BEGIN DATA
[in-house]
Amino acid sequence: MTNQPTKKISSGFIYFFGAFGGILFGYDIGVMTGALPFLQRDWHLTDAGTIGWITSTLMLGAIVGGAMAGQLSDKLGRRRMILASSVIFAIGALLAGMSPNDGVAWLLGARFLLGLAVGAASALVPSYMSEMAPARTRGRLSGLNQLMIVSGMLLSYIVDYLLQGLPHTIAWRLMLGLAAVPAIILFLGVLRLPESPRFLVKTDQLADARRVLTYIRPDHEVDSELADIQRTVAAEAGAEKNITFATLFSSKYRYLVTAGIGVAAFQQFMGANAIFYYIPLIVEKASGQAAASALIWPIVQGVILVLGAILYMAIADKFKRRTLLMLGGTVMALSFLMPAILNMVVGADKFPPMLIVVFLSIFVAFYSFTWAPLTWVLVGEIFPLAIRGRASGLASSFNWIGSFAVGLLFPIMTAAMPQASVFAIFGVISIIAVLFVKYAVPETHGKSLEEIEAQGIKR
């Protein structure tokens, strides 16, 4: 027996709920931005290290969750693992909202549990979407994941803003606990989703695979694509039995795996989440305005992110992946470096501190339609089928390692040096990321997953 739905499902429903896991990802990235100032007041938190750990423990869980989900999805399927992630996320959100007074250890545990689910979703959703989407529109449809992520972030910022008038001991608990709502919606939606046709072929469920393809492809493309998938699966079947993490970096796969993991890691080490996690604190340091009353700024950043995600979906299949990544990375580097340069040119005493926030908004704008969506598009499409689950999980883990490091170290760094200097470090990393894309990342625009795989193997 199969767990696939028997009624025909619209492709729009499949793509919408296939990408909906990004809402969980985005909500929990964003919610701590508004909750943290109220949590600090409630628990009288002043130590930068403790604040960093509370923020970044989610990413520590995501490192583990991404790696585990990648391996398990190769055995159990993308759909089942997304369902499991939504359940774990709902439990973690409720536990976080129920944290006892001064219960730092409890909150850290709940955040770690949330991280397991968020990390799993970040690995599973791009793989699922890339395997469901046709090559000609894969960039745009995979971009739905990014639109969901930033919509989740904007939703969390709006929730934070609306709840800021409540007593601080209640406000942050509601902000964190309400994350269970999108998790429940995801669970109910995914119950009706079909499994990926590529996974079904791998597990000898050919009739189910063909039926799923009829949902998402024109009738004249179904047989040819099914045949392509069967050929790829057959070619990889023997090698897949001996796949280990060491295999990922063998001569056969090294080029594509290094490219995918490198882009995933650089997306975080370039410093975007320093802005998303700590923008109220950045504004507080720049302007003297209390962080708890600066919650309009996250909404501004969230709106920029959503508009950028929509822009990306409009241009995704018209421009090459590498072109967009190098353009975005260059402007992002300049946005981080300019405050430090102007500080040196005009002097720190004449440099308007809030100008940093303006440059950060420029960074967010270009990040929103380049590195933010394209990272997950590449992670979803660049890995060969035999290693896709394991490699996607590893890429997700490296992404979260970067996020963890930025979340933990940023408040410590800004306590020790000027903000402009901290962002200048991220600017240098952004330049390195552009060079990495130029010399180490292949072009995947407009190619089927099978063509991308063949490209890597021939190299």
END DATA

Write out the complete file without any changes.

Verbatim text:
[in-house]
Amino acid sequence: MTNQPTKKISSGFIYFFGAFGGILFGYDIGVMTGALPFLQRDWHLTDAGTIGWITSTLMLGAIVGGAMAGQLSDKLGRRRMILASSVIFAIGALLAGMSPNDGVAWLLGARFLLGLAVGAASALVPSYMSEMAPARTRGRLSGLNQLMIVSGMLLSYIVDYLLQGLPHTIAWRLMLGLAAVPAIILFLGVLRLPESPRFLVKTDQLADARRVLTYIRPDHEVDSELADIQRTVAAEAGAEKNITFATLFSSKYRYLVTAGIGVAAFQQFMGANAIFYYIPLIVEKASGQAAASALIWPIVQGVILVLGAILYMAIADKFKRRTLLMLGGTVMALSFLMPAILNMVVGADKFPPMLIVVFLSIFVAFYSFTWAPLTWVLVGEIFPLAIRGRASGLASSFNWIGSFAVGLLFPIMTAAMPQASVFAIFGVISIIAVLFVKYAVPETHGKSLEEIEAQGIKR
């Protein structure tokens, strides 16, 4: 027996709920931005290290969750693992909202549990979407994941803003606990989703695979694509039995795996989440305005992110992946470096501190339609089928390692040096990321997953 739905499902429903896991990802990235100032007041938190750990423990869980989900999805399927992630996320959100007074250890545990689910979703959703989407529109449809992520972030910022008038001991608990709502919606939606046709072929469920393809492809493309998938699966079947993490970096796969993991890691080490996690604190340091009353700024950043995600979906299949990544990375580097340069040119005493926030908004704008969506598009499409689950999980883990490091170290760094200097470090990393894309990342625009795989193997 199969767990696939028997009624025909619209492709729009499949793509919408296939990408909906990004809402969980985005909500929990964003919610701590508004909750943290109220949590600090409630628990009288002043130590930068403790604040960093509370923020970044989610990413520590995501490192583990991404790696585990990648391996398990190769055995159990993308759909089942997304369902499991939504359940774990709902439990973690409720536990976080129920944290006892001064219960730092409890909150850290709940955040770690949330991280397991968020990390799993970040690995599973791009793989699922890339395997469901046709090559000609894969960039745009995979971009739905990014639109969901930033919509989740904007939703969390709006929730934070609306709840800021409540007593601080209640406000942050509601902000964190309400994350269970999108998790429940995801669970109910995914119950009706079909499994990926590529996974079904791998597990000898050919009739189910063909039926799923009829949902998402024109009738004249179904047989040819099914045949392509069967050929790829057959070619990889023997090698897949001996796949280990060491295999990922063998001569056969090294080029594509290094490219995918490198882009995933650089997306975080370039410093975007320093802005998303700590923008109220950045504004507080720049302007003297209390962080708890600066919650309009996250909404501004969230709106920029959503508009950028929509822009990306409009241009995704018209421009090459590498072109967009190098353009975005260059402007992002300049946005981080300019405050430090102007500080040196005009002097720190004449440099308007809030100008940093303006440059950060420029960074967010270009990040929103380049590195933010394209990272997950590449992670979803660049890995060969035999290693896709394991490699996607590893890429997700490296992404979260970067996020963890930025979340933990940023408040410590800004306590020790000027903000402009901290962002200048991220600017240098952004330049390195552009060079990495130029010399180490292949072009995947407009190619089927099978063509991308063949490209890597021939190299």